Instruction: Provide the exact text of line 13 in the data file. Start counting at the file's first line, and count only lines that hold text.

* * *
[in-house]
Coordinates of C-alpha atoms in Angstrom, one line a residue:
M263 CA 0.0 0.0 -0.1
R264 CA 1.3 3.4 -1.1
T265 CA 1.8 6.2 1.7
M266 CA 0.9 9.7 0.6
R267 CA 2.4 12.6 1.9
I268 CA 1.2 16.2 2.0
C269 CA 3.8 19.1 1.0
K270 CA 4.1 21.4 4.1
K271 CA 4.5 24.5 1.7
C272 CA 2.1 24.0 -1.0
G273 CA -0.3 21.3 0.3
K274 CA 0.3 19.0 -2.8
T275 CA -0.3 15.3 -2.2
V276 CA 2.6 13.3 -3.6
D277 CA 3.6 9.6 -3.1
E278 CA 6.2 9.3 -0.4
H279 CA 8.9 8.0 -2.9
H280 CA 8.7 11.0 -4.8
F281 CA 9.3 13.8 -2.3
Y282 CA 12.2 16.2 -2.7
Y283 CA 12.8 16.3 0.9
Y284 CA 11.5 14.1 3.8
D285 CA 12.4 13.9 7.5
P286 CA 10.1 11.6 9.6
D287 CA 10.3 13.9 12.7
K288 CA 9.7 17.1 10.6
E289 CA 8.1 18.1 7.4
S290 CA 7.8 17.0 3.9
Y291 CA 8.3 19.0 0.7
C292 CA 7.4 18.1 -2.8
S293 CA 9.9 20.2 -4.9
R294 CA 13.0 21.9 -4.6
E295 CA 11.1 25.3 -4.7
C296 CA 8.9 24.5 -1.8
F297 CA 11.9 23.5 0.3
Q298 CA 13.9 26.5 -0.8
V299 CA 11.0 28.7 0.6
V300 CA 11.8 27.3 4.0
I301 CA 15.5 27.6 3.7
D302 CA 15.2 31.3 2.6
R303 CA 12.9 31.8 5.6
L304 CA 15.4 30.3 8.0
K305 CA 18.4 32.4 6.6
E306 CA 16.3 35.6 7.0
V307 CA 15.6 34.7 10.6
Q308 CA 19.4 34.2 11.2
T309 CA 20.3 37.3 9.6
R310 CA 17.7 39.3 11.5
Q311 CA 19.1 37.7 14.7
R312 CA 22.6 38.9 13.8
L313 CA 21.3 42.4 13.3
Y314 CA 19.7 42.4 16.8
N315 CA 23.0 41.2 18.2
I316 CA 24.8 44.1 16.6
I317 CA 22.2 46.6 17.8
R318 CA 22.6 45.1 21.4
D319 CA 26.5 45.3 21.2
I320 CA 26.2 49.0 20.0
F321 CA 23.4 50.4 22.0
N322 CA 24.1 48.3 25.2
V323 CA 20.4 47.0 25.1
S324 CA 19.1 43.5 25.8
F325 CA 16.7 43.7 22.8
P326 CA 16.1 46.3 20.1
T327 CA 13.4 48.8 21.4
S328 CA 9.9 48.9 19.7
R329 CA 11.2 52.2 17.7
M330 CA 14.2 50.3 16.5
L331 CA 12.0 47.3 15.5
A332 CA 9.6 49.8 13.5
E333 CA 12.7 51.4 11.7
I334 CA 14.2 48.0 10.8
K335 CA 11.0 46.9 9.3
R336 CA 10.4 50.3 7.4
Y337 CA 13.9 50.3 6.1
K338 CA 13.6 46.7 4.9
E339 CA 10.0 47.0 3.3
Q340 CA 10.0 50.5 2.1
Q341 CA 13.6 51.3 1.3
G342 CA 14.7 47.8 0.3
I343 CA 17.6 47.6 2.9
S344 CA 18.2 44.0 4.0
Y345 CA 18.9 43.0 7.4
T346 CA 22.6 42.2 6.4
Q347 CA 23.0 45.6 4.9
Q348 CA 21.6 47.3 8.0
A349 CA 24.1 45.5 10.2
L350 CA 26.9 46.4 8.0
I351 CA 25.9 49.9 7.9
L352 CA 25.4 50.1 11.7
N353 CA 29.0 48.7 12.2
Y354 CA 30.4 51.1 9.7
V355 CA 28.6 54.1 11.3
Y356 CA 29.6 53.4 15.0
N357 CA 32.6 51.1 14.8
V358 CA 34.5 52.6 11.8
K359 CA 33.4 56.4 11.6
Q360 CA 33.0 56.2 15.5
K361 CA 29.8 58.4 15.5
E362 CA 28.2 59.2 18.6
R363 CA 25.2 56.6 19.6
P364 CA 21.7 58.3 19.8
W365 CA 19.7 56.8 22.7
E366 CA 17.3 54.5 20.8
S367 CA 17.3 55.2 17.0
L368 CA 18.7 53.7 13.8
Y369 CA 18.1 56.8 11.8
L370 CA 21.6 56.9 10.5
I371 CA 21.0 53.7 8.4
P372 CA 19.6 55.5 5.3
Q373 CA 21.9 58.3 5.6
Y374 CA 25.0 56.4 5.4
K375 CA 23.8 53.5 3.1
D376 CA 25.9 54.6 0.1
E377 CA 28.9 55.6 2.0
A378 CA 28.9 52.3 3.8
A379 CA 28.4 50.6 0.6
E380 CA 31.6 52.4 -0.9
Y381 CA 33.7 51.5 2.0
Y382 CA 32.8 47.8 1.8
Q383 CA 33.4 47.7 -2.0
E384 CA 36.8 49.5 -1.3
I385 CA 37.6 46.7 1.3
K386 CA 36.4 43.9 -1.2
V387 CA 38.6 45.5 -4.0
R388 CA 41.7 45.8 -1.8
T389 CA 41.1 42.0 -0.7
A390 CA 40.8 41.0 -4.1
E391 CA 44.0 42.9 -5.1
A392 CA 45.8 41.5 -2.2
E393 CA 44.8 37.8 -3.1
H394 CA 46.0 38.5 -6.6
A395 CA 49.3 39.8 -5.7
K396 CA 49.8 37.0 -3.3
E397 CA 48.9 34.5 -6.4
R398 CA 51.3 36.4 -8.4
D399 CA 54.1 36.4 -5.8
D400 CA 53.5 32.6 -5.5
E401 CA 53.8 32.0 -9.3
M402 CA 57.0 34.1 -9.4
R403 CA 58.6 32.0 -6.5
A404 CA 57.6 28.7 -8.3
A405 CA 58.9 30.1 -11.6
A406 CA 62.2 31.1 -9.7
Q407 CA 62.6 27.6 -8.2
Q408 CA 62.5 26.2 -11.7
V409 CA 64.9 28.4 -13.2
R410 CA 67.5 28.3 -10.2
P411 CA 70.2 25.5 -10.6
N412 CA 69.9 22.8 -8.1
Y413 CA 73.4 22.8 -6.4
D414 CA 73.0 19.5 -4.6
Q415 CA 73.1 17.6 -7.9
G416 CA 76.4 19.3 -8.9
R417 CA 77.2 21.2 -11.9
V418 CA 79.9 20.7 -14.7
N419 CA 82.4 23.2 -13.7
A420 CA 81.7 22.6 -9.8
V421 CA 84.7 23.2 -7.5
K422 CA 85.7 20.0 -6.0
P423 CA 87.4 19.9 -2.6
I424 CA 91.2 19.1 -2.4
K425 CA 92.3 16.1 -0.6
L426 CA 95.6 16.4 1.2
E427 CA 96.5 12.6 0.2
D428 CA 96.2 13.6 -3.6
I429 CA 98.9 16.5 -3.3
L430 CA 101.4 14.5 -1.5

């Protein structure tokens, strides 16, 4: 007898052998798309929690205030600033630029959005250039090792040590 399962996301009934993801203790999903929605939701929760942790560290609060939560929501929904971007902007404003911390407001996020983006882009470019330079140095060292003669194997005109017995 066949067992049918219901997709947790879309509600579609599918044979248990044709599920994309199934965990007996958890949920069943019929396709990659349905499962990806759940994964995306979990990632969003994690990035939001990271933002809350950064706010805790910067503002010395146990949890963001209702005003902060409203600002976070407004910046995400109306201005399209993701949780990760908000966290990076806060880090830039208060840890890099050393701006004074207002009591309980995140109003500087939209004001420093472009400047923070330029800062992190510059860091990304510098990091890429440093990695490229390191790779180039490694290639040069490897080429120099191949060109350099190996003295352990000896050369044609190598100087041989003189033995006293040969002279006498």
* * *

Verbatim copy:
G273 CA -0.3 21.3 0.3